“It was Carney who spotted the anti-Washington theme and rode on that,” said Dave Beckwith, another veteran of the Hutchison campaign. “He picked up on the theme of the tea party — anti-big government — before anyone else in the country.”
Carney is a heavyset veteran Republican operative in his early 50s. He ran political operations in the George H.W. Bush White House. He briefly served as Newt Gingrich's chief political adviser for his 2012 presidential campaign, but resigned in June. He has a reputation as unconventional; he prefers, for example, to live in remote New Hampshire, near the town where he grew up, rather than in Austin, where his primary client governs. He's the president and CEO of the New Hampshire-based private consulting firm Norway Hill Associates Inc.
Unconventional? Consider this: In 2006, Carney hired four Yale University researchers, known as “the eggheads,” to rigorously study traditional campaign techniques. The result was a dramatic change in how the Perry campaign operated, said Sasha Issenberg, a journalist who in August released an e-chapter, “Rick Perry and His Eggheads: Inside the Brainiest Political Operation in America,” that's part of his upcoming book, “The Victory Lab.”
“They ran these large-scale political versions of drug trials,” Issenberg said, that measured the impact of radio and TV ads and personal appearances. “They found that when Perry traveled somewhere there was a bump in the polls, in volunteer sign-ups and contributions.” TV ads, in contrast, had only a “short-lived” impact. The findings led Carney to send Perry to small markets such as Lubbock in settings with more glad-handing opportunities.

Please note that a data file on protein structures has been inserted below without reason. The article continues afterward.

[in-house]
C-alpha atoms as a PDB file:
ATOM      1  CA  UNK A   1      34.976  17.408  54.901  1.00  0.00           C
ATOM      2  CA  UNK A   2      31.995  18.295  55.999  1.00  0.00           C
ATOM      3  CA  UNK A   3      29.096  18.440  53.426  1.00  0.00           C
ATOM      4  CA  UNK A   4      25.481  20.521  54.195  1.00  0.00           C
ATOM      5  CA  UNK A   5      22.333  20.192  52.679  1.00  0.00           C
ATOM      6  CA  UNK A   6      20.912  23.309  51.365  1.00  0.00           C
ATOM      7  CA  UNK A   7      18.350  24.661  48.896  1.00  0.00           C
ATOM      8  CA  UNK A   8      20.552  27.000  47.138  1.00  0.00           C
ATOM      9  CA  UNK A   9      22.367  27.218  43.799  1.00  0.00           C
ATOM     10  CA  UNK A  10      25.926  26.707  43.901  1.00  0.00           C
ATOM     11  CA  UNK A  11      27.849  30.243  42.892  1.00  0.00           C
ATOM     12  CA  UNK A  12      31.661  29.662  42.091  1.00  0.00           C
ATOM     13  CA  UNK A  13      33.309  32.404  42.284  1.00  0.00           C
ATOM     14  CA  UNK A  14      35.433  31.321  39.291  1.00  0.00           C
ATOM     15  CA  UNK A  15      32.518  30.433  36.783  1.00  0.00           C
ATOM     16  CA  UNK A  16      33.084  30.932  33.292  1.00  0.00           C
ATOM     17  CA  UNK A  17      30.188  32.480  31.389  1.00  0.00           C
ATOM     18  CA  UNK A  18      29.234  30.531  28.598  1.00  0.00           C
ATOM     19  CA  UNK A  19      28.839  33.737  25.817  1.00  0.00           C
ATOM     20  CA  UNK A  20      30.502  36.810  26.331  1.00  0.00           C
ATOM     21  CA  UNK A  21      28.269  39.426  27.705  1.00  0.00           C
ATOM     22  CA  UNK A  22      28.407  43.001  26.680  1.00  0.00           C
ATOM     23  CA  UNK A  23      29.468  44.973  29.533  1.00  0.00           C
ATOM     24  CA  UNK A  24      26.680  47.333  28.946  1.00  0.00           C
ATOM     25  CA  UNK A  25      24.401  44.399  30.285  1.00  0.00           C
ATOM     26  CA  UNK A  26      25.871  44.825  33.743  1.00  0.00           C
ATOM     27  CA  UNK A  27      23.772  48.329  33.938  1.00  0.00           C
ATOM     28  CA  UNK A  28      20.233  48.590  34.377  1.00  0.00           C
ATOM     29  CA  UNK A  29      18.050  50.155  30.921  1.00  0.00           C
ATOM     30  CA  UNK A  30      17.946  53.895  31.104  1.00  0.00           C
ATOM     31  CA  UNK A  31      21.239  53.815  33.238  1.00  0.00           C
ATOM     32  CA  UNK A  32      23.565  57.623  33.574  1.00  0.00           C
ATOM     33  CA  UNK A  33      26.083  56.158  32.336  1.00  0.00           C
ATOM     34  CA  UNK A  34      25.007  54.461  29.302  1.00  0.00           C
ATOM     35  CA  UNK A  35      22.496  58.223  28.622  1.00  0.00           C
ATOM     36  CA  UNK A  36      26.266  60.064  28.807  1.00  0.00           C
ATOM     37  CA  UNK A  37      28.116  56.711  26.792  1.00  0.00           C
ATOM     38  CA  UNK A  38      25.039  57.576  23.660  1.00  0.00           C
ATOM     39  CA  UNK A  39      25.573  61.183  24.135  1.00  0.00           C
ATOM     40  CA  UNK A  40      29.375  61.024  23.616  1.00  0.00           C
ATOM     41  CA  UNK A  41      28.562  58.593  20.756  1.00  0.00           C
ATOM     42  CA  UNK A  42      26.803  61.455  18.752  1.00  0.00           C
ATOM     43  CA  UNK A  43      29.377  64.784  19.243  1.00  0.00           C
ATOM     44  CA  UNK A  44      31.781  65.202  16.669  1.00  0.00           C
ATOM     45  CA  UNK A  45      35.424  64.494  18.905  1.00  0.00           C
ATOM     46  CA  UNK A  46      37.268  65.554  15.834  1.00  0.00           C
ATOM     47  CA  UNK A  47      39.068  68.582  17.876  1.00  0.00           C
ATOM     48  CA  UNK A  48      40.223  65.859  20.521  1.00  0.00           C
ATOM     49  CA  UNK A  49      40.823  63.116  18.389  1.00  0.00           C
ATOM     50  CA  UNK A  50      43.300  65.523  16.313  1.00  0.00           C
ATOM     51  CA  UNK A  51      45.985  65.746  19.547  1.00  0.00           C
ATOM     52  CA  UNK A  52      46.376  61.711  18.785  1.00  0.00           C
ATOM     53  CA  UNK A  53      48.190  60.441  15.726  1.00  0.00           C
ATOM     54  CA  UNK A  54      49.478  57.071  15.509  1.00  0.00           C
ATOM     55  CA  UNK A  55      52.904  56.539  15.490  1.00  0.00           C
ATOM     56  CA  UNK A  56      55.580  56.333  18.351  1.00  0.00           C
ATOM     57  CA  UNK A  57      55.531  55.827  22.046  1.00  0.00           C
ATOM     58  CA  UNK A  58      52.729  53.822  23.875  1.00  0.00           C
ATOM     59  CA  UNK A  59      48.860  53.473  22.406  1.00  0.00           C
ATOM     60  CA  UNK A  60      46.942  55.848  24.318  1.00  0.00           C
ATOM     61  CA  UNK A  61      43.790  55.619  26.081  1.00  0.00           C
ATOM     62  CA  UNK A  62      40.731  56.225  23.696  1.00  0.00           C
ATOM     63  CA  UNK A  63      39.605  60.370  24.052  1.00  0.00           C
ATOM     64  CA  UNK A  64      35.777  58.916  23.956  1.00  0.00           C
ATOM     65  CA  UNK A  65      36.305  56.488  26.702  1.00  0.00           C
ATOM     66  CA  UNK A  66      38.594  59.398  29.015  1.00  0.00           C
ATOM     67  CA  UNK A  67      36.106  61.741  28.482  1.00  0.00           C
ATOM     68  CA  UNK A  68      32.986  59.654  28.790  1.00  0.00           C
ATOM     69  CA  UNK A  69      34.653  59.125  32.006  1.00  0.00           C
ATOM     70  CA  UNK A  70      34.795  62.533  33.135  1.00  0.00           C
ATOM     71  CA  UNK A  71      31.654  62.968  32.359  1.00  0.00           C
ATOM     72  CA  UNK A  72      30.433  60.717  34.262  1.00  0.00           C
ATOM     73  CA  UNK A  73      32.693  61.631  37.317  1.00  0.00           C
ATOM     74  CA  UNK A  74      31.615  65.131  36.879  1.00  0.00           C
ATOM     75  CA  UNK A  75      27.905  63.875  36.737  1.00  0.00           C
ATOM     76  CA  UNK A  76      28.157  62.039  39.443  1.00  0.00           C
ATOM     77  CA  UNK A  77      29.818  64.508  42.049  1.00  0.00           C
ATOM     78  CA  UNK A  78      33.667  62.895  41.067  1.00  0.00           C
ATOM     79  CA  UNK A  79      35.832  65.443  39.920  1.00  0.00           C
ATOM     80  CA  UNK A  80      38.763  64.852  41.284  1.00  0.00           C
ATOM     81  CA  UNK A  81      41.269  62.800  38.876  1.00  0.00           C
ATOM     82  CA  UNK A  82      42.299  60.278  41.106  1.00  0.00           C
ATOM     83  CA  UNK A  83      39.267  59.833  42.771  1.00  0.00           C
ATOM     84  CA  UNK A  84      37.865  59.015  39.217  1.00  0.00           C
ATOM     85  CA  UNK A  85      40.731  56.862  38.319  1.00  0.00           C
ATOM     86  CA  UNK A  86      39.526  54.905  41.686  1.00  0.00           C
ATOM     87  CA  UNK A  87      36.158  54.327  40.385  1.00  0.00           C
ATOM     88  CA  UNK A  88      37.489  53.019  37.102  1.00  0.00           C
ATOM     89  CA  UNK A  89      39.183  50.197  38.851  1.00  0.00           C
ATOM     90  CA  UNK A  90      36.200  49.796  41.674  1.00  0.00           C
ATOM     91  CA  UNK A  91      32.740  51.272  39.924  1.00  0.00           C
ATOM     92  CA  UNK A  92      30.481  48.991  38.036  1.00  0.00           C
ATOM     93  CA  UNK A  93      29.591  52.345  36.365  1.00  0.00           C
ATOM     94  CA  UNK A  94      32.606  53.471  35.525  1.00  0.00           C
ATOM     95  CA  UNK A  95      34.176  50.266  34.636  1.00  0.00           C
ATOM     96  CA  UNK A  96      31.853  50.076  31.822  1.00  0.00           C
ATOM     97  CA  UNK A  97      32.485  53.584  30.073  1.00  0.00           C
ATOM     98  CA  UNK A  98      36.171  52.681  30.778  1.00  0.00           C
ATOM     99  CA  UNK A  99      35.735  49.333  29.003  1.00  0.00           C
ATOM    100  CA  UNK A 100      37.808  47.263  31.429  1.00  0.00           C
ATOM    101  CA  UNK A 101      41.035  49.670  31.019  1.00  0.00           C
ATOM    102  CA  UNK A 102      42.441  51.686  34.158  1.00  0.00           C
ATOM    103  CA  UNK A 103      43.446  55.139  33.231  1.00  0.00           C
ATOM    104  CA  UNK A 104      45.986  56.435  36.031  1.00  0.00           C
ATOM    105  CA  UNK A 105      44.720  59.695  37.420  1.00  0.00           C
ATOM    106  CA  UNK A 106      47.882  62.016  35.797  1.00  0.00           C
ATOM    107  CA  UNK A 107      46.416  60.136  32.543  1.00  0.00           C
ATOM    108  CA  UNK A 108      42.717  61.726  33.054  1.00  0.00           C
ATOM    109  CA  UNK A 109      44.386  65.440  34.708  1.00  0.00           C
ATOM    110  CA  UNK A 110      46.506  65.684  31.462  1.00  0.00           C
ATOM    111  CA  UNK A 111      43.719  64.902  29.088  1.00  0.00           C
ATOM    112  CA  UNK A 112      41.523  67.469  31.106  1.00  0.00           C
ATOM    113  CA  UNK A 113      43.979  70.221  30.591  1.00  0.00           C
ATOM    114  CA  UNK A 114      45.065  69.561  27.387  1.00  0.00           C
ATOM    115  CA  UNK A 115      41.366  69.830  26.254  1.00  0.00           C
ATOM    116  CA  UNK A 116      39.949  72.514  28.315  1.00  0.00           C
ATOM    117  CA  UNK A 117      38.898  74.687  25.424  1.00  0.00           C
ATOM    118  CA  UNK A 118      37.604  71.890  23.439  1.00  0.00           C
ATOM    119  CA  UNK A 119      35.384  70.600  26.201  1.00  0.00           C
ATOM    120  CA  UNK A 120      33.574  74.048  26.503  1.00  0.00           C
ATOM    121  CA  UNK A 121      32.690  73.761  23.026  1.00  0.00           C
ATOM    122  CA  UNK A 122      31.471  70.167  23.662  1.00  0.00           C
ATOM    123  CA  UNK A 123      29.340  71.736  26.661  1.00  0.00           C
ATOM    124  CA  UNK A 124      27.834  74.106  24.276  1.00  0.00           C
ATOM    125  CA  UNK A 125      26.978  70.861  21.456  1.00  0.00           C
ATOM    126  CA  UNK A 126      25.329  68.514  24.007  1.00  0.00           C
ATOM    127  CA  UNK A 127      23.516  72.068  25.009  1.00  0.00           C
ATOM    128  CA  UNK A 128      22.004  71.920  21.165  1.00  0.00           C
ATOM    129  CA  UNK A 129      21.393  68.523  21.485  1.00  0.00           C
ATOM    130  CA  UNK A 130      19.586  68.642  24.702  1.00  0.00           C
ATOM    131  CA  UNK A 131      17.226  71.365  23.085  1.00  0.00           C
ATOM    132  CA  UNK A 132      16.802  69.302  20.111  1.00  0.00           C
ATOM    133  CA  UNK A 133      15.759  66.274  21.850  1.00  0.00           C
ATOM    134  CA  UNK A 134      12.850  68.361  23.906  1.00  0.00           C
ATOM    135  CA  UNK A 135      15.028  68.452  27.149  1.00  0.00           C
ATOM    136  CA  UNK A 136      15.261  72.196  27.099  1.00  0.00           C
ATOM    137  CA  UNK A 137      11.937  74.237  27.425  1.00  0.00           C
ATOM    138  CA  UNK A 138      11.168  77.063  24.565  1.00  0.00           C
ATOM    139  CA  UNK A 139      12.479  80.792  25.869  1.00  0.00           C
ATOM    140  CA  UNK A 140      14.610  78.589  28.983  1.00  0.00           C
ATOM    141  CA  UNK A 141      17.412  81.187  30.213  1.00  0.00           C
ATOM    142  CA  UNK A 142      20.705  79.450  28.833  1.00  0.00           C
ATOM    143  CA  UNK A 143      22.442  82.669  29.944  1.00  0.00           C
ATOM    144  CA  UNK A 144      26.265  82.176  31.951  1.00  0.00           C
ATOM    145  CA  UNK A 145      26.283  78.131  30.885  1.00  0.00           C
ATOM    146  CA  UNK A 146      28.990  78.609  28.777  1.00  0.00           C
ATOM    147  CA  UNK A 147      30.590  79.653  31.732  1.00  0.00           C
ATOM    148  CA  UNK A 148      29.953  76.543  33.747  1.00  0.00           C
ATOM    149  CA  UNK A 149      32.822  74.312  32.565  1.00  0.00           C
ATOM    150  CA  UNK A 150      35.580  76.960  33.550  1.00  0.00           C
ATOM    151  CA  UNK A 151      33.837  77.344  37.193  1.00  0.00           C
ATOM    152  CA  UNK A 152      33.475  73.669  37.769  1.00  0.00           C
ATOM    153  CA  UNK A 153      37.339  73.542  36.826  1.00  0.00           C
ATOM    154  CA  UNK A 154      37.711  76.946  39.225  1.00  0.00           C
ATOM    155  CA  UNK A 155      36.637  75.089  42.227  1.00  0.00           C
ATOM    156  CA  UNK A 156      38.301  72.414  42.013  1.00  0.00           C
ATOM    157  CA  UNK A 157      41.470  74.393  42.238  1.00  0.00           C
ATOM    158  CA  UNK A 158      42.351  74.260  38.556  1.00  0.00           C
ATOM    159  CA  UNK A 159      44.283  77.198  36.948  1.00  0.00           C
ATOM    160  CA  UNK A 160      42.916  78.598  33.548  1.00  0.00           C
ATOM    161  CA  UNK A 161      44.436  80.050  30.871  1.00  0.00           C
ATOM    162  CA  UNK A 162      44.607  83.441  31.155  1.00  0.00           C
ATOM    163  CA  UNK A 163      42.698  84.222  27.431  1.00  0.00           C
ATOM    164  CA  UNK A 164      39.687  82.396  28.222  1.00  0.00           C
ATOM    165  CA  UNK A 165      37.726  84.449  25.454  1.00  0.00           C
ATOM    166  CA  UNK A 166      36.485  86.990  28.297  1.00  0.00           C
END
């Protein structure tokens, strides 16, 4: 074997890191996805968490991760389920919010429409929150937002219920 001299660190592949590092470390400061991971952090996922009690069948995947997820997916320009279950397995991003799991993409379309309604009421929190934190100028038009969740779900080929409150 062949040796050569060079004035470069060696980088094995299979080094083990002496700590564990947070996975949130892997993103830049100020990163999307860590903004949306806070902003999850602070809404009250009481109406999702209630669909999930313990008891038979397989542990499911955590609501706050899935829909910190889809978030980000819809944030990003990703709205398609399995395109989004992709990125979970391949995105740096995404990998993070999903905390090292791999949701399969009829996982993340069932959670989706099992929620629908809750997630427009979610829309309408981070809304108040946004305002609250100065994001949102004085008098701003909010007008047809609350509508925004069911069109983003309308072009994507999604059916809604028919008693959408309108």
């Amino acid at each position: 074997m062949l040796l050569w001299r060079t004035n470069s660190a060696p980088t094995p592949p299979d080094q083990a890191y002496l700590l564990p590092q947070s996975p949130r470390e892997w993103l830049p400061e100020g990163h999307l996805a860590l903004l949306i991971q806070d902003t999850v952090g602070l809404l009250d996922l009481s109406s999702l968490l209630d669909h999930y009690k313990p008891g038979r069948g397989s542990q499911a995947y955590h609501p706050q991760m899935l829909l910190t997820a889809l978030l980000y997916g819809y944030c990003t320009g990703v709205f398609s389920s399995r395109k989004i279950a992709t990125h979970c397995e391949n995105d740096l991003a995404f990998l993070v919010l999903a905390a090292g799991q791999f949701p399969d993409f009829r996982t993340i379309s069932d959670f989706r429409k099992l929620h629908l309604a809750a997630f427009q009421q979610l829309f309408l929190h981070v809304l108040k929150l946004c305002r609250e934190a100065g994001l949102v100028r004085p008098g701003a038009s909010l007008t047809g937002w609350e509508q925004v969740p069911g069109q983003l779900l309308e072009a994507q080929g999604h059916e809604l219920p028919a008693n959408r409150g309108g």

Carney also limited Perry's debates: He had only four debates in the last 10 years and refused to debate the 2010 Democratic gubernatorial candidate, Bill White.
Carney also made sure that Perry didn't meet with any newspaper editorial boards. The result: Perry didn't get any endorsements from any major Texas newspapers, but he still easily defeated White.
“Carney's proven himself to be one of the best in the business,” said Ed Espinoza, an Austin-based Democratic consultant. “He's very organized and very creative in his approach. He's not linear, not afraid to try new things. It's tough to count the campaign out when they've got leadership like that.”
Harold Cook, a longtime Democratic operative in Texas, has known Perry since the governor was a Democrat in the 1980s, and he's known Carney since Carney parachuted into the Lone Star State to get Perry elected lieutenant governor in 1998. Cook credits Carney with changing Perry's fortunes:
“He's taken this guy from being, frankly, a backbencher, to getting the keys to the building, of a political empire. There's no doubt Carney is the architect of Perry's success.”
A Republican consultant who's worked with Carney and asked for anonymity in order to speak freely said, “He's an old-school, tough guy. He's hardworking and very skilled and myopic. He drives people hard. He expects results.
“If he could win going negative or positive, he'd just go negative. He'd rather cut your throat out and leave blood on the sidewalk.”
© 2011 McClatchy-Tribune Information Services